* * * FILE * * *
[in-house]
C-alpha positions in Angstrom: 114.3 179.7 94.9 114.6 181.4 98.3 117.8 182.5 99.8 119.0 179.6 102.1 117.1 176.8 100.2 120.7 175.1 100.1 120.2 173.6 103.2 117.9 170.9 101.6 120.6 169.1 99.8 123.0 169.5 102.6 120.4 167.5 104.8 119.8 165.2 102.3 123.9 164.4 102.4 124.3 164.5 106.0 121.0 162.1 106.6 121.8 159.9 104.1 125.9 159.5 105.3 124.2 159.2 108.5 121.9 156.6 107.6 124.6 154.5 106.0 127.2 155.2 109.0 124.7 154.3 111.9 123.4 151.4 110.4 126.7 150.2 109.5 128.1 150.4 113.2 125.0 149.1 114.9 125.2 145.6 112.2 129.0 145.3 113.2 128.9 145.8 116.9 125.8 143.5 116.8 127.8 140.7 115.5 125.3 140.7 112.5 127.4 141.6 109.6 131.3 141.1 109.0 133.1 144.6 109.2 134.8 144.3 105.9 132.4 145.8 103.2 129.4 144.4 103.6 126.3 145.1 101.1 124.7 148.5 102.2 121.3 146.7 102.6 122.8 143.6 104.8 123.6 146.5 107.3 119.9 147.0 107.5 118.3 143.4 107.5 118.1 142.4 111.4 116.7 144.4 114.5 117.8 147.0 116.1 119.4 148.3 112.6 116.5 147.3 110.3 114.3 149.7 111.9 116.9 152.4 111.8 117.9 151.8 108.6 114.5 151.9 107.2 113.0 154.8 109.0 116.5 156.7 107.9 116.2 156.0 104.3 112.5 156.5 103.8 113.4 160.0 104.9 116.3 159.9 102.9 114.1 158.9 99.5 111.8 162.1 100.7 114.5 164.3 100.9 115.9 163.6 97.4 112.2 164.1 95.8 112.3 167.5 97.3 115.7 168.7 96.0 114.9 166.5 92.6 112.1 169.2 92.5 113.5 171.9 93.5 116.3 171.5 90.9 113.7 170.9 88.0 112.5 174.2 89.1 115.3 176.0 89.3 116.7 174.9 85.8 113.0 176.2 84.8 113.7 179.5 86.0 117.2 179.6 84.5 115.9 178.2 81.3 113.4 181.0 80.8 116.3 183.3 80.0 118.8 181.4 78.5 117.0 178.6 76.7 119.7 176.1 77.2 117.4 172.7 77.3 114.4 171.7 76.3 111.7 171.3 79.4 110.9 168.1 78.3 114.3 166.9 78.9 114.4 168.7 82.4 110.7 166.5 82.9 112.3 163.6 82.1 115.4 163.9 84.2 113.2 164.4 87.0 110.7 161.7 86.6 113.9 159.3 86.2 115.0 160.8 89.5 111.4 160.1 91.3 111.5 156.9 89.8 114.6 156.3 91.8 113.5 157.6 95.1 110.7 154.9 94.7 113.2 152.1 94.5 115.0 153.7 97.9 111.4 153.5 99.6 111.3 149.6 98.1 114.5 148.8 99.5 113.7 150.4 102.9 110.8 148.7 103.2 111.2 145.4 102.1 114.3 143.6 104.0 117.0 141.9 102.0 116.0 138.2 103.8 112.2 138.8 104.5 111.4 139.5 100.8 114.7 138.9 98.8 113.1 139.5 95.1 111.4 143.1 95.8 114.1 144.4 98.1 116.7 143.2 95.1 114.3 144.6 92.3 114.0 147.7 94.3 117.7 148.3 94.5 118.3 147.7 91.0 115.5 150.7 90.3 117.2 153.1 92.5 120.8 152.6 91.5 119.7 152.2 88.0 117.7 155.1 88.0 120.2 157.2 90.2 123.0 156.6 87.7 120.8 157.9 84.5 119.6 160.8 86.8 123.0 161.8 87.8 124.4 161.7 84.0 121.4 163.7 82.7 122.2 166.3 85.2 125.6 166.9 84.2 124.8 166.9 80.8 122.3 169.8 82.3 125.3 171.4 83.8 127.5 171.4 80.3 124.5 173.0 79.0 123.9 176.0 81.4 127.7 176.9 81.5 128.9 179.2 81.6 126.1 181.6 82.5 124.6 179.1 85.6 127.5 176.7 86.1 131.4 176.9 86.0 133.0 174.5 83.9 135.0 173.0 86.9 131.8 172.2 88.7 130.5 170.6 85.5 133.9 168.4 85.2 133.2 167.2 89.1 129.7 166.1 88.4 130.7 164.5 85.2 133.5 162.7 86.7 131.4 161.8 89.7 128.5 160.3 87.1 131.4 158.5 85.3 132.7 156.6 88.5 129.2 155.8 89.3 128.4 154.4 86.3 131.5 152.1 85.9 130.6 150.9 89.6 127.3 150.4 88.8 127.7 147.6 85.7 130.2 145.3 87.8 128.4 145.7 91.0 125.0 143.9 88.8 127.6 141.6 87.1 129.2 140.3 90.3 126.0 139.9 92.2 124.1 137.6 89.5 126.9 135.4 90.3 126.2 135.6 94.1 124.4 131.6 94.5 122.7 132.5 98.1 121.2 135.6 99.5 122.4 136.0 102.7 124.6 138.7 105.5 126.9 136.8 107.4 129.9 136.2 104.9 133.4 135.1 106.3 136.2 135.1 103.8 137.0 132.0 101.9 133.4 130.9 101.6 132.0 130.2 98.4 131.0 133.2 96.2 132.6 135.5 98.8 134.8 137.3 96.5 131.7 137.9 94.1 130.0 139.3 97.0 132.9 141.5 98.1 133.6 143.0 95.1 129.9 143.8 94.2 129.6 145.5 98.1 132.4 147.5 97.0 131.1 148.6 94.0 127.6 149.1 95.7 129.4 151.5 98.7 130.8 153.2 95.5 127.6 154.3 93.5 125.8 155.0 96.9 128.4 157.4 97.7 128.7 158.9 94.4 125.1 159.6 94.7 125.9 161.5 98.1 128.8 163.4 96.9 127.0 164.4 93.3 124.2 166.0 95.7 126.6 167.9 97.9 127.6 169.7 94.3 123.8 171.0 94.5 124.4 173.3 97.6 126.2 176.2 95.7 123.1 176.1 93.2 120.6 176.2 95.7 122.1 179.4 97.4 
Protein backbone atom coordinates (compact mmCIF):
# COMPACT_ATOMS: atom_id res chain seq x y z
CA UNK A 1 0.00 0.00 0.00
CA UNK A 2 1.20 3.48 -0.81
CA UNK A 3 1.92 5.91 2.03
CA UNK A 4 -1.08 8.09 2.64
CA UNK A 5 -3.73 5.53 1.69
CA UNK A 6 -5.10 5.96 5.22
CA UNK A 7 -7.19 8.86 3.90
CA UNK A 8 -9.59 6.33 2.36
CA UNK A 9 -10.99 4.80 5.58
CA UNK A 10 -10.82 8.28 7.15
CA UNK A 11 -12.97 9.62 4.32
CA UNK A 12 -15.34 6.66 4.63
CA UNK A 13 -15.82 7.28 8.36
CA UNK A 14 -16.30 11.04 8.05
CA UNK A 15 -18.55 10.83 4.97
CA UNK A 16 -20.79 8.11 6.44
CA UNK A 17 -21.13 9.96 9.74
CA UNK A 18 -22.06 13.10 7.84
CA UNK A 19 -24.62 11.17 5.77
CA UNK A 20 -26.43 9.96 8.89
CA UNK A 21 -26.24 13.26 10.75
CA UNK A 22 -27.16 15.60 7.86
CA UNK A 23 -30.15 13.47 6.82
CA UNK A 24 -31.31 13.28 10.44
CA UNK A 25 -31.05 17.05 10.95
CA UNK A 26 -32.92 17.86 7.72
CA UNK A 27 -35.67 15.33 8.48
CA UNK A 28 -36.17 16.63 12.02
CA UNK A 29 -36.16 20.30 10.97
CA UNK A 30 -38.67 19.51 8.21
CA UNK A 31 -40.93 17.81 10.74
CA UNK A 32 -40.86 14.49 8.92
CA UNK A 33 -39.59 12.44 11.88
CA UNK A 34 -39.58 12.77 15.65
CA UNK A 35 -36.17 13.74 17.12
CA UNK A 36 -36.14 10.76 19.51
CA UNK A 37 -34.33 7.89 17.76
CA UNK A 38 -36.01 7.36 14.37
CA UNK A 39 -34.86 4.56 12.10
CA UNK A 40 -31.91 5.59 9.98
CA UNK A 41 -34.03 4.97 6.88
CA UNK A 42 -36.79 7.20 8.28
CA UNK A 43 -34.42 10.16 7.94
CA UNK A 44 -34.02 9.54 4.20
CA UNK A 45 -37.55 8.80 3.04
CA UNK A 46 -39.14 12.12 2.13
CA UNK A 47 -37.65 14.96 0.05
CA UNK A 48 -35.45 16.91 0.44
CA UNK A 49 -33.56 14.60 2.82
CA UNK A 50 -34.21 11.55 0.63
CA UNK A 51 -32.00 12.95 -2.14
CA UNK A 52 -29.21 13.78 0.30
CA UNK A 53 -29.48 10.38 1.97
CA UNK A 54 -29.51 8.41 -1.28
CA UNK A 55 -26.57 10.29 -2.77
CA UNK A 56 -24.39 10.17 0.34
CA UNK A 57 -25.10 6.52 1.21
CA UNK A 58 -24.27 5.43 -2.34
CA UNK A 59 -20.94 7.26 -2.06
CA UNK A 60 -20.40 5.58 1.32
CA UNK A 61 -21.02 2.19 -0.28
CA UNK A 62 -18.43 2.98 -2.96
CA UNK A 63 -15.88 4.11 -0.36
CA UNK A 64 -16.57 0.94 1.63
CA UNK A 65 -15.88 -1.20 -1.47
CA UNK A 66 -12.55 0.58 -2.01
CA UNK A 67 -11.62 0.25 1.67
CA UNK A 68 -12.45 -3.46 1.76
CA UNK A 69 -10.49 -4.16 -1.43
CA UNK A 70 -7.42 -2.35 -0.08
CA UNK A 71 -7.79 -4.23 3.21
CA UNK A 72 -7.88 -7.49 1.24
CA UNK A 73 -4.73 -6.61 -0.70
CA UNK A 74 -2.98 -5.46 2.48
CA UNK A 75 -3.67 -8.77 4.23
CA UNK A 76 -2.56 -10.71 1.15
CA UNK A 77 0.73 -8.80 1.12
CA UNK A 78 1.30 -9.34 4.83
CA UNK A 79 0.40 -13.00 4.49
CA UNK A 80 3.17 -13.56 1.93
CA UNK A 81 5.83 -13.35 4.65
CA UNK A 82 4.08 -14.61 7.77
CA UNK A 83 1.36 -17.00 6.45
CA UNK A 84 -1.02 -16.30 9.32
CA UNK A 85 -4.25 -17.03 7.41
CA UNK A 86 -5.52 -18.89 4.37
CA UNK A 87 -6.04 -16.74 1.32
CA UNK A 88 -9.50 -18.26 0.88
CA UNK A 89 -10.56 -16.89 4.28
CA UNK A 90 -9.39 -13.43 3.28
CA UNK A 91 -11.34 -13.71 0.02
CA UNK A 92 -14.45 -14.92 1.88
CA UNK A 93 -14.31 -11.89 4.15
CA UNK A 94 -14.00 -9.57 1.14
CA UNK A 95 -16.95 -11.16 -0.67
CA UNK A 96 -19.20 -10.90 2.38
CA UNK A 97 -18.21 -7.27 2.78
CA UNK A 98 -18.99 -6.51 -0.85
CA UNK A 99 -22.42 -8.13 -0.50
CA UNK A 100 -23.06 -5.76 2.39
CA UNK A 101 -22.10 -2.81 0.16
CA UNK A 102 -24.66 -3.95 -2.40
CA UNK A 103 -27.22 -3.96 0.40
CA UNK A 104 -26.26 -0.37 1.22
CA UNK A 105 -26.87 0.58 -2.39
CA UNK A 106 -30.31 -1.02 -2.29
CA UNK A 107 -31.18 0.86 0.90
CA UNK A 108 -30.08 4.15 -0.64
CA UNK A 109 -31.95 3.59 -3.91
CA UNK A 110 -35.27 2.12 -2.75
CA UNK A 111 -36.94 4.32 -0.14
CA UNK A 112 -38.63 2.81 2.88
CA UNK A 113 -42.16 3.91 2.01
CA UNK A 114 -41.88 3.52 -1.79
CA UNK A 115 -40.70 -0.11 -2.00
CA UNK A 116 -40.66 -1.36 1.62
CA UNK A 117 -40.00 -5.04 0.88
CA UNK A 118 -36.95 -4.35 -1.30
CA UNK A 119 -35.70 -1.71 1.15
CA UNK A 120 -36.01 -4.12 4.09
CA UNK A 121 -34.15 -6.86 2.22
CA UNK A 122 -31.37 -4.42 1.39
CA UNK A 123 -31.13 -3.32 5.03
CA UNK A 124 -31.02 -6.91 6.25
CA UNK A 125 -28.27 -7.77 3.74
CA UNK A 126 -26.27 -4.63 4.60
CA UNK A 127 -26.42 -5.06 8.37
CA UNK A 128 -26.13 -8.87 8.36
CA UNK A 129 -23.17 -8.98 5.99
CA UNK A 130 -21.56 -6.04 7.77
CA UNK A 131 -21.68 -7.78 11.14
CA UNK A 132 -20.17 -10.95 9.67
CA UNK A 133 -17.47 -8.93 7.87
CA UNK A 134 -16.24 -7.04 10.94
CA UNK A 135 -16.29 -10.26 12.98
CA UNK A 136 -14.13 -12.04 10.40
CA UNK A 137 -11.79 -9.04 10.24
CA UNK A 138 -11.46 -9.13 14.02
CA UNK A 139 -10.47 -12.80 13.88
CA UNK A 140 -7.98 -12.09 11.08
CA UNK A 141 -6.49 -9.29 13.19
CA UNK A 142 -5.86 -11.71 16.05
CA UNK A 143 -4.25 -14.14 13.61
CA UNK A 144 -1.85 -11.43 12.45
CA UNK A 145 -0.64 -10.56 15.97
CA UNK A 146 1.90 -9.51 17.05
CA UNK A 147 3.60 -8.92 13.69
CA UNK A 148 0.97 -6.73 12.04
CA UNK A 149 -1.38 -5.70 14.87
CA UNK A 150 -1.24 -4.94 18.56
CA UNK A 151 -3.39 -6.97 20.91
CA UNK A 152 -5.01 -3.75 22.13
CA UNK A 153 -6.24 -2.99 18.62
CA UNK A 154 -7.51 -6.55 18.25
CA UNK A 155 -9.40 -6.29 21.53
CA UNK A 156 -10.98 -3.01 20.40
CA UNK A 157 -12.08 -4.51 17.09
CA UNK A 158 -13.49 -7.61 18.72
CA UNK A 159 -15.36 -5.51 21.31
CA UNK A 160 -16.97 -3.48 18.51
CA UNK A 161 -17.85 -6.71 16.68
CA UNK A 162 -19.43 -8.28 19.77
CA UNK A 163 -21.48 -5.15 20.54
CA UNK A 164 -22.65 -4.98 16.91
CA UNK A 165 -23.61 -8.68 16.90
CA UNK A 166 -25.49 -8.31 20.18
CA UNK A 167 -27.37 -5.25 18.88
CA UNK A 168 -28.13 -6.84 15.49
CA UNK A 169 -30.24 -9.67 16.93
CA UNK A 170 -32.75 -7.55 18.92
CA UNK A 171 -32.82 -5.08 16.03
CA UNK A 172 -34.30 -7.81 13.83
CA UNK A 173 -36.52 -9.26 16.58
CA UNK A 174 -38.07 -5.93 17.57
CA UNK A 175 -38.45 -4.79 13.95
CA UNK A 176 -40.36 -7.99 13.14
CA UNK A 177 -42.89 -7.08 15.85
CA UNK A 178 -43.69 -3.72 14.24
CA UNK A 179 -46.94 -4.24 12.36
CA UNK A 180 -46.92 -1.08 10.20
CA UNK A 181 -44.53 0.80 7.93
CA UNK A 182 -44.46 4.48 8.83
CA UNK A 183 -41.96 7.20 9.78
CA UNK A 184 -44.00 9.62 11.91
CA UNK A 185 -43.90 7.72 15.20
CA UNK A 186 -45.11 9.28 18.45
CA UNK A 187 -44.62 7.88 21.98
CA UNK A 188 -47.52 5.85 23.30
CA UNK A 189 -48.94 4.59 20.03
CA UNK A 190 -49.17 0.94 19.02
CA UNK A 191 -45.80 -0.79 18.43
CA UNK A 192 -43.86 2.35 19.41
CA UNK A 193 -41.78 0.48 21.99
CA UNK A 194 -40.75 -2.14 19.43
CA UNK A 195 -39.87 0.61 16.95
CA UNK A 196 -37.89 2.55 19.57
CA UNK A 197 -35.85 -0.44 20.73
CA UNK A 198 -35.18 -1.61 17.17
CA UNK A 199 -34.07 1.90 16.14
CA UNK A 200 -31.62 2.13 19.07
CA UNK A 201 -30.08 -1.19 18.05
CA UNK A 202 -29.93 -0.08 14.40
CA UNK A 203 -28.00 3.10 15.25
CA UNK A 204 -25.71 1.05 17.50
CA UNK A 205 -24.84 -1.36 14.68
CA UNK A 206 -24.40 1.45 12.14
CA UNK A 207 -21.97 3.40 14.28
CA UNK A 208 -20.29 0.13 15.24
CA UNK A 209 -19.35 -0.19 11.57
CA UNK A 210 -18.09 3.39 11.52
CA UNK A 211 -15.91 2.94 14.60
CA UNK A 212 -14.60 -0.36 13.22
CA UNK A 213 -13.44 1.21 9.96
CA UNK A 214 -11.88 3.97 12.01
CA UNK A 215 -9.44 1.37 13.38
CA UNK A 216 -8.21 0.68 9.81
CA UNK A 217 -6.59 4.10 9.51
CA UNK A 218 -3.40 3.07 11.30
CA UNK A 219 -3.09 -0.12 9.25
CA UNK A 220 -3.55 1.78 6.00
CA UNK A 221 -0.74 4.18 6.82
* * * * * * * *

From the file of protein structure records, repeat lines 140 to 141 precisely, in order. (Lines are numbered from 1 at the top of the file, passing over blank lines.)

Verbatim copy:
CA UNK A 136 -14.13 -12.04 10.40
CA UNK A 137 -11.79 -9.04 10.24